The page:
Sunday evening here corresponds to Monday morning in India. Every Sunday evening, in spite of the Monday blues kicking in, I get a little excited. This is because Pragati (which is currently my favorite online magazine) publishes a slew of articles every Monday. And so, on Sunday I begin to look forward to reading these new articles during the week. Since The Return of Pragati, I have voraciously consumed everything they have published. The editor of Pragati,
The editor of Pragati, Amit Varma, also hosts a podcast called The Seen and The Unseen. This is an excellent podcast and I have listened to all the episodes so far. What I like about both the magazine and the podcast is that they are simple and minimal in design. Your reading or listening experience is not crowded by unnecessary noise. Noise such as clutter and pop-ups in the case of the website, terrible recordings in the case of audio.
In every episode of the podcast, the host talks to a guest about a certain topic. Most of the topics are about policy changes and reforms in India. The duration of the podcast is short, about 30 minutes or so. The discussion itself is civil and well-defined. They don’t stray away from the topic and the entire conversation is easy on your ears. Compare this with another podcast I listen to, Cyrus Says. Cyrus Says is entertaining and humorous. But the host interrupts the guests several times during the conversation. It gets frustrating especially when the guest is in the middle of narrating an interesting anecdote. The interruption causes them to derail to a different topic and the anecdote is forgotten. I am left wondering about what happens in the end and usually just make up a conclusion. This repeats during the entire episode. I learn the first half of a lot of stories and the mysterious second halves are forgotten and never brought up again. On multiple occasions, I could not bear listening to the entire episode because the conversation feels like a bumpy ride in peak hour traffic. You think it’s going great, you pick up speed and then you get stuck at a light and nothing moves for five minutes.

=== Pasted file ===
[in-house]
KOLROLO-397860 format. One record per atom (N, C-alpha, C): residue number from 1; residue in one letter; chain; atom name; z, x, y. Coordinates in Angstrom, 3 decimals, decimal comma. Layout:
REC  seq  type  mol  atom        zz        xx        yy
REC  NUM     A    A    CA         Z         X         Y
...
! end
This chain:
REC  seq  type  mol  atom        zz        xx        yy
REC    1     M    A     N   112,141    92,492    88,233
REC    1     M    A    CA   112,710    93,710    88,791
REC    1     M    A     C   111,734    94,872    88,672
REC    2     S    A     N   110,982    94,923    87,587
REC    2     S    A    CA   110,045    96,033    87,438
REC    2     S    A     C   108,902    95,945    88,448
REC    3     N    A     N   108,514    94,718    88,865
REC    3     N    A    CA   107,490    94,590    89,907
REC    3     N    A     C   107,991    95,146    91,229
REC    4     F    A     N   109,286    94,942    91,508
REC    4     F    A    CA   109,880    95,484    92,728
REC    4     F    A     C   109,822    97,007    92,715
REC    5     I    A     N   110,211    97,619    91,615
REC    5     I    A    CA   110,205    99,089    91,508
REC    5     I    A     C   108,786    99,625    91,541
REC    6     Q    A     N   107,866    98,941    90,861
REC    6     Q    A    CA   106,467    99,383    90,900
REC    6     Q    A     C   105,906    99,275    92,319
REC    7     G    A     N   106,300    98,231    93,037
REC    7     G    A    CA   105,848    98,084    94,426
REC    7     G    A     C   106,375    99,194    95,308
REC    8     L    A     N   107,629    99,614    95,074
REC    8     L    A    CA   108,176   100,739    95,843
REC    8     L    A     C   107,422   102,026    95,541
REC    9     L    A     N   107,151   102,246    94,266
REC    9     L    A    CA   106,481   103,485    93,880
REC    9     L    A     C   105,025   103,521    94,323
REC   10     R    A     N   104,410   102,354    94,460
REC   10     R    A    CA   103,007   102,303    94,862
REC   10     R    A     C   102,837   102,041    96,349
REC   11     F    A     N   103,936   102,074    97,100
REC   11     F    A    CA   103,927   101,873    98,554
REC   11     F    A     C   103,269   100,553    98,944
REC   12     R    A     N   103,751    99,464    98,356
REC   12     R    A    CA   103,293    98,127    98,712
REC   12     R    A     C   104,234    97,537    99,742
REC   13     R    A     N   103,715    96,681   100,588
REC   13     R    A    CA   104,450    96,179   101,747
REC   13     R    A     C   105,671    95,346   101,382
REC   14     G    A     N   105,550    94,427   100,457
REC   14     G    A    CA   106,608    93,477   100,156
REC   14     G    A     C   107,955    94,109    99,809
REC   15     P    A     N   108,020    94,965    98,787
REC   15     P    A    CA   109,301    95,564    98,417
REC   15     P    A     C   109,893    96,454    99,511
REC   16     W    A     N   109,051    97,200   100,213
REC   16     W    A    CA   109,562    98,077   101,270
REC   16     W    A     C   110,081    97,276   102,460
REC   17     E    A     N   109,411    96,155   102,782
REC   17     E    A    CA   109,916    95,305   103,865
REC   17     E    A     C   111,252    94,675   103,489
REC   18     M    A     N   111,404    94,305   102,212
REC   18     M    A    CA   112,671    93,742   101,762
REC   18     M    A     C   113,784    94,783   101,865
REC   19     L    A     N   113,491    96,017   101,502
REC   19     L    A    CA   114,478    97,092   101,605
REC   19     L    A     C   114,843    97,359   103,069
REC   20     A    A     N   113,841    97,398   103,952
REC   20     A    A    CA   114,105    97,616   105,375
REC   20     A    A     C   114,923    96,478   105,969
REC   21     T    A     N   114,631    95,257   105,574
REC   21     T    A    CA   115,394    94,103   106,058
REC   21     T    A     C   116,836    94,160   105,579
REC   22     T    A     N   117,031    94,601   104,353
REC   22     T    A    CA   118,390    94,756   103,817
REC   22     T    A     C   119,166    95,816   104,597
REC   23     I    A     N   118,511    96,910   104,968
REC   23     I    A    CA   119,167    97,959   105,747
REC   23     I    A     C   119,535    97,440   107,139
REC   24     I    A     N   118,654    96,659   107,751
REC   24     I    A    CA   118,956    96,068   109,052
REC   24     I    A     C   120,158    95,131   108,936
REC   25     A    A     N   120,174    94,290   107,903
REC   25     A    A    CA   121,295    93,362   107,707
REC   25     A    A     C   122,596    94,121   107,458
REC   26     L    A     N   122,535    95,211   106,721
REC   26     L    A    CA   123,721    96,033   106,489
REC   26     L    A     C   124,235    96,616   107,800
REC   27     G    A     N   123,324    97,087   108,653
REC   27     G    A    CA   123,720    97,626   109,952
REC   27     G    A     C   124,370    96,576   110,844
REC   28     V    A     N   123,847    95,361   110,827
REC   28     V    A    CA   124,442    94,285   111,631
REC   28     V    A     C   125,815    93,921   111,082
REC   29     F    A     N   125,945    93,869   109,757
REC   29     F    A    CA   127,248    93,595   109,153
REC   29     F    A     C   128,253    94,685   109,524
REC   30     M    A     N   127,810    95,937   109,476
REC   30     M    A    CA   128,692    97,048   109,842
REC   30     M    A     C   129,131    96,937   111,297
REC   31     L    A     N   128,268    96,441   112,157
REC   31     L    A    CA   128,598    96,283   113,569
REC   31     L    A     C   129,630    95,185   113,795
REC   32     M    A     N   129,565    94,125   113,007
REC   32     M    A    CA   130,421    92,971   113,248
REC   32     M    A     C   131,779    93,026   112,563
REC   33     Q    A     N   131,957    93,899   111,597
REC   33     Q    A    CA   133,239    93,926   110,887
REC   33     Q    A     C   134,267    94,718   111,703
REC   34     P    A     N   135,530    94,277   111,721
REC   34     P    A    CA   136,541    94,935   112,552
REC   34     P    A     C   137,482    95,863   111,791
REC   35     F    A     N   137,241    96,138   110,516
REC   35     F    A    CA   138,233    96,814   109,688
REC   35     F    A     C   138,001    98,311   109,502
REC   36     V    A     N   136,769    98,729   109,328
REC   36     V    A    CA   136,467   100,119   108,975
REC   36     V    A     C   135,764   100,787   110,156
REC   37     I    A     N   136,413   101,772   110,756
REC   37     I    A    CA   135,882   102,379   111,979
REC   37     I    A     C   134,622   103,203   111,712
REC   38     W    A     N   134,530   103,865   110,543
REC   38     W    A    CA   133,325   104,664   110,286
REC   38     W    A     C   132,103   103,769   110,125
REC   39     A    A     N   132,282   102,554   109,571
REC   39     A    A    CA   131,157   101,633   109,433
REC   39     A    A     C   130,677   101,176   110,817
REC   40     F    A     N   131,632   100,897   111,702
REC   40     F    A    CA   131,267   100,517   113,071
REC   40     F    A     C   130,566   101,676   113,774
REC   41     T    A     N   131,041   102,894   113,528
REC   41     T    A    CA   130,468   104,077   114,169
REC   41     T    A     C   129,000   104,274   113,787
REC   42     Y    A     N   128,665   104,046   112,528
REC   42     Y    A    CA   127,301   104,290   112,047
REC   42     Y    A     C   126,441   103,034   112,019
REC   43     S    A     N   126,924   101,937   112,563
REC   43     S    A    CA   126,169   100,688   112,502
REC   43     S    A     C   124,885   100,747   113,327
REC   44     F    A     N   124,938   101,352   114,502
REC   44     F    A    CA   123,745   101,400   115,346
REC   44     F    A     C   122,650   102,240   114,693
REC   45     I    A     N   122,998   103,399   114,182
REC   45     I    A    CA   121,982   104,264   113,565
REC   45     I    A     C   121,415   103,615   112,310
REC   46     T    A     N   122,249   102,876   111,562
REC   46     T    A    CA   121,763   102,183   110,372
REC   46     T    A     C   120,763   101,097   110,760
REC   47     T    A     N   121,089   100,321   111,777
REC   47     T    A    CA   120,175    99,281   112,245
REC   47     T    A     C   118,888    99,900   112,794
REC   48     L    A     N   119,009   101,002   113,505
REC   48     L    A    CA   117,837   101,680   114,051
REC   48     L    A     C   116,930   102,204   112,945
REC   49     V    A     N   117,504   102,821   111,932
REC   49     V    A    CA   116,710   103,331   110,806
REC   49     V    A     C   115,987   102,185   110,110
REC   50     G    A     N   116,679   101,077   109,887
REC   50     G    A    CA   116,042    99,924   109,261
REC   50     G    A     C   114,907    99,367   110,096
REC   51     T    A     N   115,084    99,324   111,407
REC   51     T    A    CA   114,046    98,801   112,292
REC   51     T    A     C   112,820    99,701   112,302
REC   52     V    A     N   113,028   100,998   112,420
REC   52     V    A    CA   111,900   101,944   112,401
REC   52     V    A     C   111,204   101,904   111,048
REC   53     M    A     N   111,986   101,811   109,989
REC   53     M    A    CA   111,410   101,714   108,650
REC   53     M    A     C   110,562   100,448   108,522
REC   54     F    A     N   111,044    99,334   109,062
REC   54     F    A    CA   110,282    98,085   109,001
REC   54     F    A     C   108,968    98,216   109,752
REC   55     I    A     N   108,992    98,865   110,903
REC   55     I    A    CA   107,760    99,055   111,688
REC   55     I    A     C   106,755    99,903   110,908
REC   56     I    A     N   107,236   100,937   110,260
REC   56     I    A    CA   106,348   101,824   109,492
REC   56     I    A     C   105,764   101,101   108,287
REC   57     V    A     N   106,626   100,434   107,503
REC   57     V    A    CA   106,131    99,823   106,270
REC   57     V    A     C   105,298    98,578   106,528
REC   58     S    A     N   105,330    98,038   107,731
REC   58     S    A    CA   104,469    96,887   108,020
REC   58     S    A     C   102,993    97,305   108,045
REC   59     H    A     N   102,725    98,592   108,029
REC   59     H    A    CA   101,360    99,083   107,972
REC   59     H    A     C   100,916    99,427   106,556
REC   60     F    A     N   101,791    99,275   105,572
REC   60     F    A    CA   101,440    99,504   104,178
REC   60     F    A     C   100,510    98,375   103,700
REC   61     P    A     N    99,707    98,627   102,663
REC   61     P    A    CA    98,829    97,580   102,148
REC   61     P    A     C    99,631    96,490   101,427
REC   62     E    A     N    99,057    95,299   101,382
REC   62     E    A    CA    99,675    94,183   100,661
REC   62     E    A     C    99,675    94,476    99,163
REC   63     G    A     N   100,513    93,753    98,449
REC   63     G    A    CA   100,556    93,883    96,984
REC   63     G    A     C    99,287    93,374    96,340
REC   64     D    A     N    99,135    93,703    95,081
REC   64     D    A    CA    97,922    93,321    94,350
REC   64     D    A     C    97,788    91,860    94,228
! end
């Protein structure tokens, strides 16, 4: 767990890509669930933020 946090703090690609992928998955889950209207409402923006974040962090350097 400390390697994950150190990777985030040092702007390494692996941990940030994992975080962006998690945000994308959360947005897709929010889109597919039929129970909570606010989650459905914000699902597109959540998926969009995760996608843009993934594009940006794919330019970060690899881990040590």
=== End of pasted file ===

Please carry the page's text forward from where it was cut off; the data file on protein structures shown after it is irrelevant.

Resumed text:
The Seen and The Unseen is a meaningful conversation between two individuals. The audio is clear and the information provided is excellent. At the end of the episode, I don’t feel stressed out. I can easily listen to the podcast while commuting. The volume levels are perfect and it almost feels like informative meditation.
The articles on their website also seem to be written in a similar vein. The website design is minimal and easy on the eyes. The articles are simple, informative, well edited, clear and easy to read. I haven’t come across any other website (about India and Indian affairs) that is such a pleasure to read. Please do recommend if you know any.
So, if you haven’t done it already, go subscribe to both the magazine and the podcast. I highly recommend it!